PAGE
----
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Two centers yoked together in one galaxy.

In the centers of galaxies, extremely energetic physical processes seem to take place. Many astrophysicists believe galactic centers to be the homes of giant black holes or other kinds of high-powered exotica. In consequence of these energetic goings-on, many galactic centers emit jets of energetic matter. One center and two jets per galaxy seem to be the norm. However, scientists have now determined that there is at least one double-yolked galaxy. It has two centers, four jets and lots of unanswered questions.

According to one of its discoverers, Frazer Owen of the National Radio Astronomy Observatory's (NRAO) station in Socorro, N.M., this object, catalogued as 3C75, is the first of its kind available for study. He and his colleagues observed 3C75 with NRAO's Very Large Array of radiotelescopes, near Socorro, and the 36-inch optical telescope of Kitt Peak (Ariz.) National Observatory.

Each of 3C75's centers emits a pair of jets, and unlike most such galactic jets, which tend to be straight, these jets bend and twist. In response to a question of whether 3C75 could be an example of colliding galaxies, Owen replied that in such a case the two centers would coalesce. Here it seems, however, that they are orbiting each other at a separation of about 20,000 light-years. But if the centers are orbiting each other, then the orientations of the jets become hard to explain. Two jets, one from each center, are twisted around each other. The other two are separate but both bend in the same direction. "We don't understand the whole thing," says Owen. The whole structure is about a million light-years across and lies in the center of the rich cluster of galaxies known as Abell 400, about 300 million light-years from us.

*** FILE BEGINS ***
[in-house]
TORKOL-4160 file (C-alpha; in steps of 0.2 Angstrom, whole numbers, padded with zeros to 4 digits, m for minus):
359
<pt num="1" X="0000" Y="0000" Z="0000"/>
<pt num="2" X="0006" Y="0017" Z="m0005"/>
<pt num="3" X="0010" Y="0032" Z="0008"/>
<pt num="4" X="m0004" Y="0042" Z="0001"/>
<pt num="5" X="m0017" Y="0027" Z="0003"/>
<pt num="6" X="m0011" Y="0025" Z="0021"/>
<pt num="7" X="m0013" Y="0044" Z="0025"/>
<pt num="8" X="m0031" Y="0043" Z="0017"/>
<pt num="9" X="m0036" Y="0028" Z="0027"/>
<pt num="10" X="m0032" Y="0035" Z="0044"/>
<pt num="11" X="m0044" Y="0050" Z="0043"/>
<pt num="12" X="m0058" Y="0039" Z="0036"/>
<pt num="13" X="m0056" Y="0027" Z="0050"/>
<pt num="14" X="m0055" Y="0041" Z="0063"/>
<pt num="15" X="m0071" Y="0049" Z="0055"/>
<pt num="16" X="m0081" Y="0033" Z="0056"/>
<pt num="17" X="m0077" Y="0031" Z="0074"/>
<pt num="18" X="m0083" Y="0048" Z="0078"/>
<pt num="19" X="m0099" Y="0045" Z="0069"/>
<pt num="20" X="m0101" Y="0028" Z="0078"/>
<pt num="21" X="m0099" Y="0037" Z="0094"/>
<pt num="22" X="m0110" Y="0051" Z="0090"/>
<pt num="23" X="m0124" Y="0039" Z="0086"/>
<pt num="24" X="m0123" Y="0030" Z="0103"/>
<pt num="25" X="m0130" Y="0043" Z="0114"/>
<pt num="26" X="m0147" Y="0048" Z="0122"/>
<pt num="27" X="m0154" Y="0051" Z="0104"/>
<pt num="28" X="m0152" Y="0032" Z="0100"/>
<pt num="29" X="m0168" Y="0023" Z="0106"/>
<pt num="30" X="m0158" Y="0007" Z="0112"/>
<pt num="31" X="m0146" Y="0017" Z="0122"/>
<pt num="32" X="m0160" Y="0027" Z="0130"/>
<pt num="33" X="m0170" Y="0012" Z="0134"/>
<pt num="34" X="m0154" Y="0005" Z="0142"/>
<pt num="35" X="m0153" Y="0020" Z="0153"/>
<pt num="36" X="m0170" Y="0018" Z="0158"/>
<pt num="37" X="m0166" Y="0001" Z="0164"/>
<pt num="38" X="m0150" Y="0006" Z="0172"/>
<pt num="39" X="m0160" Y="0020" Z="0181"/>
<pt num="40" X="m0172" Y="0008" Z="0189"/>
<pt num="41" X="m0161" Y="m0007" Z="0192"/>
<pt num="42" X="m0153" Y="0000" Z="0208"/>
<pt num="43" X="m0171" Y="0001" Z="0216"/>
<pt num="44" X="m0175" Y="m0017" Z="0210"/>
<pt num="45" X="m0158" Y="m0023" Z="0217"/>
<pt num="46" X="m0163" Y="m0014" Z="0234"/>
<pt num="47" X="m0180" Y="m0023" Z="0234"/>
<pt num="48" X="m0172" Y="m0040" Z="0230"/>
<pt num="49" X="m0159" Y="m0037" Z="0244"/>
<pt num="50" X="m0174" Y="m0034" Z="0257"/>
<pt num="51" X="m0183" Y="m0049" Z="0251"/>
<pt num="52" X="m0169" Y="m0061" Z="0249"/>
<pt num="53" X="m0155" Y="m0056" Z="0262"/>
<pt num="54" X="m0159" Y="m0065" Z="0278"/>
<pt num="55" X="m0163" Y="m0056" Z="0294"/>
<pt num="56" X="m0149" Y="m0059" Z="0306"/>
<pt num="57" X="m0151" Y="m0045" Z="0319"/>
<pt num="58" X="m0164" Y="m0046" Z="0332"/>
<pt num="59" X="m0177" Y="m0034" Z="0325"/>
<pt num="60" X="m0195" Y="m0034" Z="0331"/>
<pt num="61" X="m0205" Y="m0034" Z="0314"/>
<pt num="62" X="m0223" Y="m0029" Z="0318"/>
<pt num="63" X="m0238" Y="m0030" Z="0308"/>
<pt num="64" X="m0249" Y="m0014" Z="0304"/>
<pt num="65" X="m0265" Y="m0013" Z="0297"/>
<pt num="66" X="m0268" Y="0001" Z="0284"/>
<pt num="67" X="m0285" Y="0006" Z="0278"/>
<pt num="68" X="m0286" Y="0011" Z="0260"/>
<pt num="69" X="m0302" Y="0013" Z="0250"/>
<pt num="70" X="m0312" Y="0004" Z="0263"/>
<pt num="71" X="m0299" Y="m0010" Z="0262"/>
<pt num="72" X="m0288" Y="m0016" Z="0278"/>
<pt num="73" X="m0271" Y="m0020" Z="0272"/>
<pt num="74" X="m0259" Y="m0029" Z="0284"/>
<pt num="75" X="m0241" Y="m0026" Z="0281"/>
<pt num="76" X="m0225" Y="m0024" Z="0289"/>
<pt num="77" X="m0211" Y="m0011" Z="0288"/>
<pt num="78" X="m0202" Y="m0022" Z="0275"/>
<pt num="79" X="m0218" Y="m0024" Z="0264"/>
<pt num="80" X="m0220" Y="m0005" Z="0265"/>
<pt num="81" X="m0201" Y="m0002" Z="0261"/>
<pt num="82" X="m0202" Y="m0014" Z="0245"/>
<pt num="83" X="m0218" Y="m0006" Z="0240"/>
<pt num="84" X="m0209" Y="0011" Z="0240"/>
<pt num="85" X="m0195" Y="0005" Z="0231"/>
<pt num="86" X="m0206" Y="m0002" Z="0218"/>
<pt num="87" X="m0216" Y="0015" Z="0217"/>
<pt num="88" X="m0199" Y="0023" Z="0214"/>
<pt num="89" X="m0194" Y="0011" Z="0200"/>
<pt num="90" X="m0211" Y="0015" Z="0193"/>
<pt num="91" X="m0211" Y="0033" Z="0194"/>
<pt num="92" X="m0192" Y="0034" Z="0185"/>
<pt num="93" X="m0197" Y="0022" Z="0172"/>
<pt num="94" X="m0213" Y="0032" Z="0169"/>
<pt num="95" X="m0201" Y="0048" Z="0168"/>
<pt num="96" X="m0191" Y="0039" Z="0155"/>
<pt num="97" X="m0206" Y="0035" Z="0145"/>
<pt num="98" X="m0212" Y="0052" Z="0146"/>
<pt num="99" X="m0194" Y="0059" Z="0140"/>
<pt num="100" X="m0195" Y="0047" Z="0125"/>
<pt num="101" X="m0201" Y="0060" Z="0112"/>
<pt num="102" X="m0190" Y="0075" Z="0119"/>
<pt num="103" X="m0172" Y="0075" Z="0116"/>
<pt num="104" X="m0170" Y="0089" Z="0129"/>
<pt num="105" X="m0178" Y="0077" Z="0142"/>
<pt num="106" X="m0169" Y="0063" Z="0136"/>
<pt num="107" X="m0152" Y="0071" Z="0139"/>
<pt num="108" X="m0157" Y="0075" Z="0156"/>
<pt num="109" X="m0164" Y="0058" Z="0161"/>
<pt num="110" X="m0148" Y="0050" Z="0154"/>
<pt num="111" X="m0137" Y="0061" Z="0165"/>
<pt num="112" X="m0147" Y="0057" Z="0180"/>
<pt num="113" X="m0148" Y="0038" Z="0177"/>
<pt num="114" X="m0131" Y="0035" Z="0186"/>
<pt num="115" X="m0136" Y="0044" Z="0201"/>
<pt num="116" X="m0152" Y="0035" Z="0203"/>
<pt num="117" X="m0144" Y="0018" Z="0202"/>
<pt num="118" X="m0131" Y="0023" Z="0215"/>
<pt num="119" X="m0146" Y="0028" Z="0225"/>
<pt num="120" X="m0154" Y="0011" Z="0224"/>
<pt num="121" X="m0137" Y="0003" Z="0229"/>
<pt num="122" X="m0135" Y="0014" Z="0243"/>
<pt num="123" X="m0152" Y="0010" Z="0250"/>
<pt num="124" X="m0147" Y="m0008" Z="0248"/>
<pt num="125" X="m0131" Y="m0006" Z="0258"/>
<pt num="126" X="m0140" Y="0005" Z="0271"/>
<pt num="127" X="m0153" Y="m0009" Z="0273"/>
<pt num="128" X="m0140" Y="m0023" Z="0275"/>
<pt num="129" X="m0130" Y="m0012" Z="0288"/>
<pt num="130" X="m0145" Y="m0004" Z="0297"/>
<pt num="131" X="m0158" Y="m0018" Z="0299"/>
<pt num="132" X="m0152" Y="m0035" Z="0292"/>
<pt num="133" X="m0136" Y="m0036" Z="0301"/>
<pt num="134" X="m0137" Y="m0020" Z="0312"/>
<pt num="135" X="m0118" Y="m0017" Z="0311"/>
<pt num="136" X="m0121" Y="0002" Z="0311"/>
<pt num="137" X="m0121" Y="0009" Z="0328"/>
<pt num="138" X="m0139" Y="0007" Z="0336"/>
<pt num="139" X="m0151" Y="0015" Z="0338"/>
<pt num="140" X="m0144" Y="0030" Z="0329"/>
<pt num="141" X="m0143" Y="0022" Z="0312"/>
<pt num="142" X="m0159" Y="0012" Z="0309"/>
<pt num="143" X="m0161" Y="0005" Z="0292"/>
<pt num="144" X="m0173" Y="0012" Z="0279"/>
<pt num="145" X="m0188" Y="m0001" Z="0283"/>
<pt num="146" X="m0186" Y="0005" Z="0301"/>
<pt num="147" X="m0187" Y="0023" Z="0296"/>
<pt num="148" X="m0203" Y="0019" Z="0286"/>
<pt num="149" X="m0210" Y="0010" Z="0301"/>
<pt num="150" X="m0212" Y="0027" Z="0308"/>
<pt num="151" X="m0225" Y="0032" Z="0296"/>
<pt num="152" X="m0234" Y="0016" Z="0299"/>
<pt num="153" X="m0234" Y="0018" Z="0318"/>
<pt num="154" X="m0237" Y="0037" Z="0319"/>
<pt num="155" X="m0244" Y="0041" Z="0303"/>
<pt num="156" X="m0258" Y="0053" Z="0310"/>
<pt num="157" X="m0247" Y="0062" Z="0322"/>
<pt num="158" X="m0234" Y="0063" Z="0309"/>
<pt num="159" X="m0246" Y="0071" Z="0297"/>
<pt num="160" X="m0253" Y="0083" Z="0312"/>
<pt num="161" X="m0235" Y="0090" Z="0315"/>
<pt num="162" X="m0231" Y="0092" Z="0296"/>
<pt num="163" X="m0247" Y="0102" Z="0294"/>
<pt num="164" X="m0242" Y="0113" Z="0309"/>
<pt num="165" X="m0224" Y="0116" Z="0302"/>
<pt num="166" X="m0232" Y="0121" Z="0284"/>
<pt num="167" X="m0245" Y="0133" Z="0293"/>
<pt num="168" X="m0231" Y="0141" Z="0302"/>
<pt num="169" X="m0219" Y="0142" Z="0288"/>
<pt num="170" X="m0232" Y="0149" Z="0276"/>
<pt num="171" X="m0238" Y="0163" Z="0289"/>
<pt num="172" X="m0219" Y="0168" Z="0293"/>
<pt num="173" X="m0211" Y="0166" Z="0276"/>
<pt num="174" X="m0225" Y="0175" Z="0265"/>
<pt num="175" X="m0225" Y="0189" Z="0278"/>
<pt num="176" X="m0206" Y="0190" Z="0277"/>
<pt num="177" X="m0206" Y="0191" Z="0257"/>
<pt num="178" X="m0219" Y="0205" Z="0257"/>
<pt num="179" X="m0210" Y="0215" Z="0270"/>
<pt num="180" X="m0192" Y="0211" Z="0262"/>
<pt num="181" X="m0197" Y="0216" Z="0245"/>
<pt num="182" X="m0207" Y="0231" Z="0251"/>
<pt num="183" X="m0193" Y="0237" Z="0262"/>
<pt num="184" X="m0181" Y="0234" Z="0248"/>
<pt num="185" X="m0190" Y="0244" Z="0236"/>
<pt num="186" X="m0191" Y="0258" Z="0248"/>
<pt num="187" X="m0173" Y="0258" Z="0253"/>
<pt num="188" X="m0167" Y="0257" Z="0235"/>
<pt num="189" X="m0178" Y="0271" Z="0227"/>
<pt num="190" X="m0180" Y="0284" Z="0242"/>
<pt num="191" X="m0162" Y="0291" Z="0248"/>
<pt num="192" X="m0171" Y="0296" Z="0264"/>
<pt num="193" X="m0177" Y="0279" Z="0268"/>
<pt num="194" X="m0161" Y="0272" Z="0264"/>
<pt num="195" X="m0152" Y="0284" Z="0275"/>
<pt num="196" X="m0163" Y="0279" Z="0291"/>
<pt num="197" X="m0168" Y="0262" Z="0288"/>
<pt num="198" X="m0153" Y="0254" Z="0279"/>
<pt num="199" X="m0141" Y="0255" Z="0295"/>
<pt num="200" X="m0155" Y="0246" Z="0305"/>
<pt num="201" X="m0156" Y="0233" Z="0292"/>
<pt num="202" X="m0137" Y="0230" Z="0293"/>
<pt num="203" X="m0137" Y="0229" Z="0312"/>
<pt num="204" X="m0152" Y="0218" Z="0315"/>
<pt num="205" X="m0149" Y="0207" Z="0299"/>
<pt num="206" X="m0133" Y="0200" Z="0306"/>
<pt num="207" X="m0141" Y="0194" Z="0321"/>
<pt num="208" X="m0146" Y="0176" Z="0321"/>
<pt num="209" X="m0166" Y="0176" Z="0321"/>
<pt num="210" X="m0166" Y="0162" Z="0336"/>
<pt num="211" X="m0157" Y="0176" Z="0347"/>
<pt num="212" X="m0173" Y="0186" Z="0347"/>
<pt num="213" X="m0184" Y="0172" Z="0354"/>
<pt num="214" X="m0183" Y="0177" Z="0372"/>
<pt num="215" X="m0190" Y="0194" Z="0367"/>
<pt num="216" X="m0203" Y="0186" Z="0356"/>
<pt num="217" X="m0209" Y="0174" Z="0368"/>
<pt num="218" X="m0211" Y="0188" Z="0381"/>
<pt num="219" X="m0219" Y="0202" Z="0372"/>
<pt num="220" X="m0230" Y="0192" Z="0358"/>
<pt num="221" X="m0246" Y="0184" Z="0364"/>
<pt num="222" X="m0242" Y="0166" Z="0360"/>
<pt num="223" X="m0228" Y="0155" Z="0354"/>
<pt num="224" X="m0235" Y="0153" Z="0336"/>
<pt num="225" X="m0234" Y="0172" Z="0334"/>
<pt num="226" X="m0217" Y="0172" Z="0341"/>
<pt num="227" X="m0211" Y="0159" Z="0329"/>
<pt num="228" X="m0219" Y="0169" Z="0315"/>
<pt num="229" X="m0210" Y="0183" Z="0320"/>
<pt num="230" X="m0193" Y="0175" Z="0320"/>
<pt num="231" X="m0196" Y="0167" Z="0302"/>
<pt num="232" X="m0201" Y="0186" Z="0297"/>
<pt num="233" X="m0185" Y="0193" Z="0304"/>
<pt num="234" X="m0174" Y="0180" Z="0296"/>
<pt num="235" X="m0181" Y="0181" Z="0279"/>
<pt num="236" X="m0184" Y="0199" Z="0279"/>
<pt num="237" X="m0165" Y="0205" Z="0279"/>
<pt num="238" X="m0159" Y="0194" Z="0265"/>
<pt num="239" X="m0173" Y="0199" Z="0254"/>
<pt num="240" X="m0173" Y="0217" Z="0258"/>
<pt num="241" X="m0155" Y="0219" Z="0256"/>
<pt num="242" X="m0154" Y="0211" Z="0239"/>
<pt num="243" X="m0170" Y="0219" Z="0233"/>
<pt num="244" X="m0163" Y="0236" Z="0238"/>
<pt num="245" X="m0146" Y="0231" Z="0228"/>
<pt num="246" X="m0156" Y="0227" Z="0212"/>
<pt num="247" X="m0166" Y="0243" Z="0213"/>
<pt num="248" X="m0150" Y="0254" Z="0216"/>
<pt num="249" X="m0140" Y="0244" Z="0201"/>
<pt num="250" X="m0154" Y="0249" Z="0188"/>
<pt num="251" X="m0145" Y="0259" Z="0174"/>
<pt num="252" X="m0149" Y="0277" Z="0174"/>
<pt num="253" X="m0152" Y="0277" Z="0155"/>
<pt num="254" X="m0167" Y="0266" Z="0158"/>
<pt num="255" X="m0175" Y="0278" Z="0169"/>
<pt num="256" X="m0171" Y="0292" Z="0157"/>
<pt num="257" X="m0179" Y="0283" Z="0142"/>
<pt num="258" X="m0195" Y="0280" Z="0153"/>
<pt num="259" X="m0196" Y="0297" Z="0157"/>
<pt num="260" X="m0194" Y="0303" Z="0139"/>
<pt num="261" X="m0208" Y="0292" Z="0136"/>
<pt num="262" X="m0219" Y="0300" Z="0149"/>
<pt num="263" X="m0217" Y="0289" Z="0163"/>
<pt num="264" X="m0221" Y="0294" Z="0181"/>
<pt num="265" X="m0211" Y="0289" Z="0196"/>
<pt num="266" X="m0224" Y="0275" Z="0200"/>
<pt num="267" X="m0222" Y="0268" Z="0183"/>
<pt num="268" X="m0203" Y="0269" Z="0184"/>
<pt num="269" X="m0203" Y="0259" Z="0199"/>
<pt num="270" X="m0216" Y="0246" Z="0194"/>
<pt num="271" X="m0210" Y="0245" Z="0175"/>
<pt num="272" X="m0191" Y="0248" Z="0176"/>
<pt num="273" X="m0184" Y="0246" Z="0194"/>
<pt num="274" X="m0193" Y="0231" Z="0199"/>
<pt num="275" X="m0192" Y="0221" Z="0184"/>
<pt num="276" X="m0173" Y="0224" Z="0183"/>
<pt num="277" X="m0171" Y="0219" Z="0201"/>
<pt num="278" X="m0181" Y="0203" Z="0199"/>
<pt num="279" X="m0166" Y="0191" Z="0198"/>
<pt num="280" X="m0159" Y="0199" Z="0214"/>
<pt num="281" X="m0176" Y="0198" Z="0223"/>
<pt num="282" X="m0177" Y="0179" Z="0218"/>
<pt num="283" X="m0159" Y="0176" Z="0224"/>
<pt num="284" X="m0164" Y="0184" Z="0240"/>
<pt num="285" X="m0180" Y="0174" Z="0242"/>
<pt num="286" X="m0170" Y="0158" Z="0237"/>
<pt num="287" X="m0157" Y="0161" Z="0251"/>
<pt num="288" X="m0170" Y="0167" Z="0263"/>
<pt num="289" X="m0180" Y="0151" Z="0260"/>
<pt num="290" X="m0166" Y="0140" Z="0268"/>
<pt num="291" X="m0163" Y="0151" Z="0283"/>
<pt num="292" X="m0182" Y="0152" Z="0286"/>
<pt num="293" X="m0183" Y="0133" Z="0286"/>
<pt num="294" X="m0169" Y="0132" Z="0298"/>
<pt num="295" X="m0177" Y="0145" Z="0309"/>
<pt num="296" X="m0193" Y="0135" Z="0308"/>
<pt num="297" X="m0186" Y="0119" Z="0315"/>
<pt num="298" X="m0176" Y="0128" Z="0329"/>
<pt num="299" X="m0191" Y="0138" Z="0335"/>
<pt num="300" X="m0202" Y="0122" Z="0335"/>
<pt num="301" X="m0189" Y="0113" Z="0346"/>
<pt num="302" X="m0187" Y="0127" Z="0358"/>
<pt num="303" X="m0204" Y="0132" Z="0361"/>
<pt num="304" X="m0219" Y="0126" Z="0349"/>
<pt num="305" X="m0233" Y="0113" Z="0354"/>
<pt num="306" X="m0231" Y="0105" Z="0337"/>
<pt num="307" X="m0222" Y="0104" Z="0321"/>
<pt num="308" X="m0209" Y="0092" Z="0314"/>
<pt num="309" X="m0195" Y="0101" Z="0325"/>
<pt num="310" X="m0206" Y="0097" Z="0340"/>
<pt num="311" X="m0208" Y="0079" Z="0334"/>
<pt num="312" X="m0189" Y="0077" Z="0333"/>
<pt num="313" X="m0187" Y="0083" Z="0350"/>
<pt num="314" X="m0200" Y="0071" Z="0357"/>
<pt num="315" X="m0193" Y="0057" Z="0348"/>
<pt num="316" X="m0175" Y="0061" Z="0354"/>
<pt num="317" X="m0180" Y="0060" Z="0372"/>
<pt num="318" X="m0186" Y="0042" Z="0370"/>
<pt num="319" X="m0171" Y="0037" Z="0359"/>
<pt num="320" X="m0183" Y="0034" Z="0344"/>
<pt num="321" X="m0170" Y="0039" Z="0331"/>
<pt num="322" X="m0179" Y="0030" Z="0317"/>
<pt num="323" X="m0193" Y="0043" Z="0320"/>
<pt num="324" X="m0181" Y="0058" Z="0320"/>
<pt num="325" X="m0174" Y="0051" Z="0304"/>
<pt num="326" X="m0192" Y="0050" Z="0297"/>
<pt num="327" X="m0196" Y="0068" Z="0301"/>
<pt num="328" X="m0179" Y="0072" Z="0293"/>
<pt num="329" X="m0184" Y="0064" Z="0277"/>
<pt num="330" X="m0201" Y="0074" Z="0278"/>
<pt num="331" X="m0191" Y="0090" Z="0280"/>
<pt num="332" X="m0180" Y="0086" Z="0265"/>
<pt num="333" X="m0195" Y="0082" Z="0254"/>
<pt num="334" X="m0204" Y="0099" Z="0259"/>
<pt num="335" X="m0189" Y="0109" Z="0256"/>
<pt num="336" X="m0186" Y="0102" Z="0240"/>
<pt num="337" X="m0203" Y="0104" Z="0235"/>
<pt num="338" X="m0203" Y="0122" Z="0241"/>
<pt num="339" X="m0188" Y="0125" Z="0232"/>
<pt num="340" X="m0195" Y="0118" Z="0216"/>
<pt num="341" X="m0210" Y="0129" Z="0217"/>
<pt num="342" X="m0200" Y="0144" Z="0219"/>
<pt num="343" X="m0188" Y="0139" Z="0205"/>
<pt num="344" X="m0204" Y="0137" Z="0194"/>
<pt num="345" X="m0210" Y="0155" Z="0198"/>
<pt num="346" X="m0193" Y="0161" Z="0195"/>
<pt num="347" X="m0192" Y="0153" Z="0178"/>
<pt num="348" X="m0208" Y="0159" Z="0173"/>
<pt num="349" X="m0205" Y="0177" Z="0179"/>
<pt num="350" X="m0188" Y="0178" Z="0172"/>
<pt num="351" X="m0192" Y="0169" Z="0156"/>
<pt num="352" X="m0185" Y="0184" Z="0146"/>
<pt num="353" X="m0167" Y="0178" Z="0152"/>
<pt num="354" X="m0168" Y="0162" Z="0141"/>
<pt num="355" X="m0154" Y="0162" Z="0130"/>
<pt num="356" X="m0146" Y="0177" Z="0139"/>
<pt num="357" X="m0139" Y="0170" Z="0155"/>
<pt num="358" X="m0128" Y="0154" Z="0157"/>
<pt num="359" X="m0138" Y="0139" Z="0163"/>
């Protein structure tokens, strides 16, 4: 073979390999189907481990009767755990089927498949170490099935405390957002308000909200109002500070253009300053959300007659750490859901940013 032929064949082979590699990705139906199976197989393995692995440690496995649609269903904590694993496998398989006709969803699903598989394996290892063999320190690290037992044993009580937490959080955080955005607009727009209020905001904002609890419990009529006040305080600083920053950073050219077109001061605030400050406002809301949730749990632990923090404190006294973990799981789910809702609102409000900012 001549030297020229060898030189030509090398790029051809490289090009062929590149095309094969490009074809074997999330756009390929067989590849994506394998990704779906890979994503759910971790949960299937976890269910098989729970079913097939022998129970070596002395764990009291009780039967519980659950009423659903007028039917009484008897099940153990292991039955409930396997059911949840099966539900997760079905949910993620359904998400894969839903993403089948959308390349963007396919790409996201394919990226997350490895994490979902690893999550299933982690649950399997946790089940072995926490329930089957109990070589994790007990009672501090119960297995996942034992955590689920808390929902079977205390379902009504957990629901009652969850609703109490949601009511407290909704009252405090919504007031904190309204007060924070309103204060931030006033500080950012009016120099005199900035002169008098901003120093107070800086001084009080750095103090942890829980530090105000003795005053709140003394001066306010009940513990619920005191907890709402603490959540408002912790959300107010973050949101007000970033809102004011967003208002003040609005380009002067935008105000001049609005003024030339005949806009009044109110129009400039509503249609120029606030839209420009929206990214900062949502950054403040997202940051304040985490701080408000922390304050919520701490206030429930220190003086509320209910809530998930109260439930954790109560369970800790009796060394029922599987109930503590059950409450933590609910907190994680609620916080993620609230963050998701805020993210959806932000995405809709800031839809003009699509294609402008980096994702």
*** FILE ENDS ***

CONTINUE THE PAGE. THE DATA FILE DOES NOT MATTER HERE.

X-ray observations indicate that such clusters have clouds of gas pervading the space between their galaxies. In the case of 3C75 this intergalactic gas may be giving some energy to the jets. In the ordinary case, astrophysicists expect that the material in such jets comes out of the galactic center at speeds near that of light and gradually slows down as it encounters the intergalactic gas. Such a simple theory will not explain the length and appearance of 3C75's jets. These have to be gaining some energy from the intergalactic gas.

This can happen, Owen says, if the intergalactic gas is turbulent. (X-ray observations do not tell how or if the gas is moving.) Then there is a mechanism by which the material in the jets can pick up energy from the surrounding gas and so delay slowing down, provided that the jet material does exit from the centers at speeds near that of light. But whoever theorizes this way must explain why the intergalactic gas is turbulent. A possible explanation is that this cluster has not had enough time since its formation to settle down dynamically.

Owen cites two possible theoretical explanations of why two of the jets twist around each other. One is that dynamically, if they are spewed in the same direction, they would tend to wrap around each other. The second is that an electric current may form in them and cause them to wrap around each other.

"We need more examples of this kind of thing to see how wiggly structures form in clusters," Owen says. This one appeared in a continuing survey of a large number of such clusters. Of the hundreds that the observers have so far examined, 3C75 happens to be the very nearest.

Codiscoverers with Owen are Jean A. Eilek of New Mexico Institute of Mining and Technology in Socorro, Chris O'Dea of NRAO Socorro, Makoto Inoue of Nobeyama Radio Observatory in Japan and Richard White of Computer Sciences Corp. in El Segundo, Calif. They presented their findings at last week's meeting in Tucson, Ariz., of the American Astronomical Society.
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Title Annotation:galaxy 3C75
Author:Thomsen, Dietrick E.
Publication:Science News
Date:Jan 26, 1985
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